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The Assistant Coaches Toolbox

Joseph TrinseyComment

I got a great follow-up question from a participant in the Coaches Workshop (featuring Luka Slabe) this past Saturday.

I would be curious to hear your opinions on what you think the most important things would be for a young assistant coach to have in their toolbox or qualities that they should have. I’m getting ready to transition from my graduate assistant role into (hopefully) a full time assistant coach role after the 2020 season and looking for almost some direction

If you prefer to listen on audio, I recorded a podcast episode and it’s also on my Youtube channel:

First of all, I love the way this coach is already thinking about the question. To be honest, she doesn’t even really need me to respond, because she’s already thinking about it in the right way. “What do I need to have in my toolbox?” (It’s one of the ironies of life that, once you start asking the right question, you don’t really even need to hear the right answer. But the people who never ask the question in the first place are the ones who most need to hear the answer.)

Because, the overriding principle of, “Build your skills, not your resume,” is how you need to think about this question. The statement, “it’s not what you know, is who you know,” is not only incredibly toxic and arrogant (OMG if only the right people could see how much I know I would have everything I so obviously deserve.), but it’s also dumb. The only way to know the WHAT is to find the WHO. If you want to find the value in the statement, you can read it is, “you can learn what you need to know without seeking out the right people to learn from.”

When you start getting serious about being a better coach, the only way to really learn is to start seeking out those better than you. As your skills raise, the amount of options you have in terms of learning resources start shrinking. When you’re in 9th grade, playing volleyball for the first time, you can learn a lot about passing from your JV coach. At a certain point there may not be much more that person can teach you. You need to keep seeking out higher and higher sources. At a certain level, that’s going to lead to somebody like Karch. There’s a reason he’s coaching the Olympic team.

So keep that in mind, and here’s what I consider to be the top-5 tools that young assistants need to put in their toolbox.


When you are a young coach, time is your ultimate superpower. You have more of it than anybody else. Odds are, you don’t have a family, you don’t have as much responsibility, you don’t have as many needs, and frankly, you just don’t have as much going on in life. Your 48 year-old head coach of a Big 10 team has a lot going on. They have a spouse, kids, maybe grandkids. They get asked to speak at alumni dinners and coaching conventions. Pro agents are calling them to get their opinions on what players to sign. Players call them to ask opinions on what job to take, or what city to move to. They have a lot going on.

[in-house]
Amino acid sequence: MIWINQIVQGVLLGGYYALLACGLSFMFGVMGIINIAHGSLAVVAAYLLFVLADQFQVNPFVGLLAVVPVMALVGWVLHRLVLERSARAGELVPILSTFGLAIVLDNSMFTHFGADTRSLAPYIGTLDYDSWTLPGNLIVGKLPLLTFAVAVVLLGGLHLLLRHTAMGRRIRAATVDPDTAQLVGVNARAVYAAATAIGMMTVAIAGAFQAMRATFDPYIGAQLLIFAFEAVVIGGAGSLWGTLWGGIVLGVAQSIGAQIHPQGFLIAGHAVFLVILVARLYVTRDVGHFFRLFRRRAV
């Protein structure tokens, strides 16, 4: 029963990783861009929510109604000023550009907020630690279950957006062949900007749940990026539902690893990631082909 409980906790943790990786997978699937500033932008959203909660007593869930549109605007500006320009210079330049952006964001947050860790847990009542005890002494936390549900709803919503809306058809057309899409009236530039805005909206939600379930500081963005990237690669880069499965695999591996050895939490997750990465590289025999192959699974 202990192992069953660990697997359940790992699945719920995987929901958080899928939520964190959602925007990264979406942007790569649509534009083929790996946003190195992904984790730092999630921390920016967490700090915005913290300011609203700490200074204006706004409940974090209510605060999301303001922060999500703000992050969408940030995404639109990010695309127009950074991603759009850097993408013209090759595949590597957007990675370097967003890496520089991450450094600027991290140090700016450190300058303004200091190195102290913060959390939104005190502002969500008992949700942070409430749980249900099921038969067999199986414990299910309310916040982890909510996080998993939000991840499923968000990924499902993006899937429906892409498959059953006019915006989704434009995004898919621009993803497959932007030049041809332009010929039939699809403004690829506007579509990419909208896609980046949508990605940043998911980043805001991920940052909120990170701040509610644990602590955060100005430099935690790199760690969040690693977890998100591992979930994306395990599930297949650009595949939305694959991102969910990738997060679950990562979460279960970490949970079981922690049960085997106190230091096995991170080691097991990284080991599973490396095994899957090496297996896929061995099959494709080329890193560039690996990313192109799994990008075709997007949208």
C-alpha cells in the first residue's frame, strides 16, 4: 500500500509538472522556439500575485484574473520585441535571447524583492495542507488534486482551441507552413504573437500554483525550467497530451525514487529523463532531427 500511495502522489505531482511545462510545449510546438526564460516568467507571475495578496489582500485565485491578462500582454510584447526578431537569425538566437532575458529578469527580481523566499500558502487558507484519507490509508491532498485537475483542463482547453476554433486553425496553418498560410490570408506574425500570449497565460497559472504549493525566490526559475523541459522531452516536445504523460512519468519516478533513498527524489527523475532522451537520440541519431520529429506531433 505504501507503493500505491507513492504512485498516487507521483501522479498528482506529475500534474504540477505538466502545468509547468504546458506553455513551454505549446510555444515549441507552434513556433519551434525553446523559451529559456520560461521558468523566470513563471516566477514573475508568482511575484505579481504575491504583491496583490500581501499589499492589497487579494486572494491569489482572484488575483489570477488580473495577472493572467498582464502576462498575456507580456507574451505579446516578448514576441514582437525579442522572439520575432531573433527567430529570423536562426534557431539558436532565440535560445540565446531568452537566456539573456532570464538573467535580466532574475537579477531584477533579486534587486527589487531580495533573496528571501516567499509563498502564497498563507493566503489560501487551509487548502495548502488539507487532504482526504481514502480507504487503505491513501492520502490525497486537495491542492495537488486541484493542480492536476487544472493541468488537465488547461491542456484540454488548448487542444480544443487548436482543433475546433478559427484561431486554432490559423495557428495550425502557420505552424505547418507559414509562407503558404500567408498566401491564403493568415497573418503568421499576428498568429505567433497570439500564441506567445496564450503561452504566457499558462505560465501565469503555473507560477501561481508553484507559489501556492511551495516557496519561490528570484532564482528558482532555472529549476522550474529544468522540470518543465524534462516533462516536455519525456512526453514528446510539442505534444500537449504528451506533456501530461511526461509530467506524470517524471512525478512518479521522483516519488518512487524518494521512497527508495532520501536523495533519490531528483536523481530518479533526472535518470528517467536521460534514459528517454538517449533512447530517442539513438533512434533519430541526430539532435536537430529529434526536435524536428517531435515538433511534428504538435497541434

You don’t.

Literally, your time isn’t very valuable. Just look at your paycheck if you ever forget. :)

But guess what, that also gives you a power. When I was volunteering at USA, I was the first person in the gym every day. Because… what else was I going to do? I didn’t have to make breakfast for the kids or enjoy a few extra minutes in a wonderful Orange County townhouse. I was sleeping on an air mattress in my Craigslist-rented “bedroom,” aka section of the living room that the person I rented from curtained off from the rest of the room. What was I going to do, linger over coffee and a croissant and read the morning paper?

I would jump at the chance to take video home and clean the DataVolley code until midnight because… what else was I going to do? I was 24 years old, broke, and I slept on an air mattress. It wasn’t like I was going on any dates!

Your goal as a young coach should be to find ways to spend 2 hours to save somebody else 20 minutes. That’s how you make yourself valuable. And by doing so, you start learning how to do that 2-hour task in 20 minutes, because your skill level rises.

Be Good In The Gym

First of all, if you’re a volunteer, being good in the gym might mean you get the nets set up and you wipe down the floors and maintain the volleyballs at the right pressure. Been there, done that, happy to still do it. But you need to have some volleyball skills.

When I coached at some high-level programs, I was coaching players that had a level of skill and/or physicality that would amaze me. I was definitely not as good of a volleyball player as them. But I could do some volleyball-related things that could help the practice. You need to be able to do the same.

  1. Can you run a passing tutor off your arm? Can you stand on the ground and hit consistent float serves to the locations your passer needs to work on? Can you stand on the ground or a box and hit power spins to replicate something of a spin serve?

  2. Can you hit balls with control to work on some defensive moves? Brittany talked about doing this every day with her Wisconsin players. Luka talked about the same. Your players need to get some defensive reps and you need to be able to put some balls in the right zone for them to practice diving, or sprawling, or overhand digging.

  3. Can you go beyond that and jump and block and attack? That was half of my role in my first college volunteer position. It’s not that I was some world-class player, but I could jump and hit with enough power and control that I could get our liberos reps digging. Or blockers reps blocking. And more importantly, I could jump and hit with enough power and control a couple hundred times a practice without much of a break. So get your body in shape.

Okay… check back soon for Part 2 where I discuss 3 more tools to have in your toolbox.